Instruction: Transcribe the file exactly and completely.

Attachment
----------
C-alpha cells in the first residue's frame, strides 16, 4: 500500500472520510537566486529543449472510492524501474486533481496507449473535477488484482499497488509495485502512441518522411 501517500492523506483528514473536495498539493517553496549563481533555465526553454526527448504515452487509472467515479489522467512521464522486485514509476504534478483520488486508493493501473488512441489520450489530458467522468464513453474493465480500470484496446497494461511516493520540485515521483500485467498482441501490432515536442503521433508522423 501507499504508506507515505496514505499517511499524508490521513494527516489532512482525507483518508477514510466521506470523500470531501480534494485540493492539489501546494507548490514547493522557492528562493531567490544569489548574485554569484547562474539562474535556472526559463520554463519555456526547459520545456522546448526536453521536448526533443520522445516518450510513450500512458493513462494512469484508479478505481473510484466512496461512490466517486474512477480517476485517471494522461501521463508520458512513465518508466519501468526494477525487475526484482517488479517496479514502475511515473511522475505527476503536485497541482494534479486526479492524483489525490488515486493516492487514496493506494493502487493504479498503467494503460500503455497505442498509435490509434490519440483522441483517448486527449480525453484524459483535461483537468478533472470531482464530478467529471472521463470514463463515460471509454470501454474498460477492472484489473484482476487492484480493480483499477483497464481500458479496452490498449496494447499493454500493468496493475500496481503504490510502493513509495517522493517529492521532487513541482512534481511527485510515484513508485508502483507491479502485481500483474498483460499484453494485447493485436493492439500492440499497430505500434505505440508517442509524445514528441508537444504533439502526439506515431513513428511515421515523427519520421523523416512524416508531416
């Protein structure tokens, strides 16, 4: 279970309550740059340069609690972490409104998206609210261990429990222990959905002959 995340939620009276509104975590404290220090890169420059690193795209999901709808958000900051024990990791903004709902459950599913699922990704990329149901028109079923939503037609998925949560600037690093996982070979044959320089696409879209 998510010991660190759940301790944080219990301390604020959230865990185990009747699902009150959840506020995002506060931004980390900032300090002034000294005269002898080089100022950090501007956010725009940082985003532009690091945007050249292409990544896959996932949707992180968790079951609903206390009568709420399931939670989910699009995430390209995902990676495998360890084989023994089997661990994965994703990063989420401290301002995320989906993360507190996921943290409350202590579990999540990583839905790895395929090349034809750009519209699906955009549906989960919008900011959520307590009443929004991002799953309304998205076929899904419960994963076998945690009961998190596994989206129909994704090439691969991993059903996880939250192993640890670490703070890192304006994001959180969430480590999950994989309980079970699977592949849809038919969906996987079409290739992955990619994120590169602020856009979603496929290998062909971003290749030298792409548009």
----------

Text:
C-alpha cells in the first residue's frame, strides 16, 4: 500500500472520510537566486529543449472510492524501474486533481496507449473535477488484482499497488509495485502512441518522411 501517500492523506483528514473536495498539493517553496549563481533555465526553454526527448504515452487509472467515479489522467512521464522486485514509476504534478483520488486508493493501473488512441489520450489530458467522468464513453474493465480500470484496446497494461511516493520540485515521483500485467498482441501490432515536442503521433508522423 501507499504508506507515505496514505499517511499524508490521513494527516489532512482525507483518508477514510466521506470523500470531501480534494485540493492539489501546494507548490514547493522557492528562493531567490544569489548574485554569484547562474539562474535556472526559463520554463519555456526547459520545456522546448526536453521536448526533443520522445516518450510513450500512458493513462494512469484508479478505481473510484466512496461512490466517486474512477480517476485517471494522461501521463508520458512513465518508466519501468526494477525487475526484482517488479517496479514502475511515473511522475505527476503536485497541482494534479486526479492524483489525490488515486493516492487514496493506494493502487493504479498503467494503460500503455497505442498509435490509434490519440483522441483517448486527449480525453484524459483535461483537468478533472470531482464530478467529471472521463470514463463515460471509454470501454474498460477492472484489473484482476487492484480493480483499477483497464481500458479496452490498449496494447499493454500493468496493475500496481503504490510502493513509495517522493517529492521532487513541482512534481511527485510515484513508485508502483507491479502485481500483474498483460499484453494485447493485436493492439500492440499497430505500434505505440508517442509524445514528441508537444504533439502526439506515431513513428511515421515523427519520421523523416512524416508531416
């Protein structure tokens, strides 16, 4: 279970309550740059340069609690972490409104998206609210261990429990222990959905002959 995340939620009276509104975590404290220090890169420059690193795209999901709808958000900051024990990791903004709902459950599913699922990704990329149901028109079923939503037609998925949560600037690093996982070979044959320089696409879209 998510010991660190759940301790944080219990301390604020959230865990185990009747699902009150959840506020995002506060931004980390900032300090002034000294005269002898080089100022950090501007956010725009940082985003532009690091945007050249292409990544896959996932949707992180968790079951609903206390009568709420399931939670989910699009995430390209995902990676495998360890084989023994089997661990994965994703990063989420401290301002995320989906993360507190996921943290409350202590579990999540990583839905790895395929090349034809750009519209699906955009549906989960919008900011959520307590009443929004991002799953309304998205076929899904419960994963076998945690009961998190596994989206129909994704090439691969991993059903996880939250192993640890670490703070890192304006994001959180969430480590999950994989309980079970699977592949849809038919969906996987079409290739992955990619994120590169602020856009979603496929290998062909971003290749030298792409548009």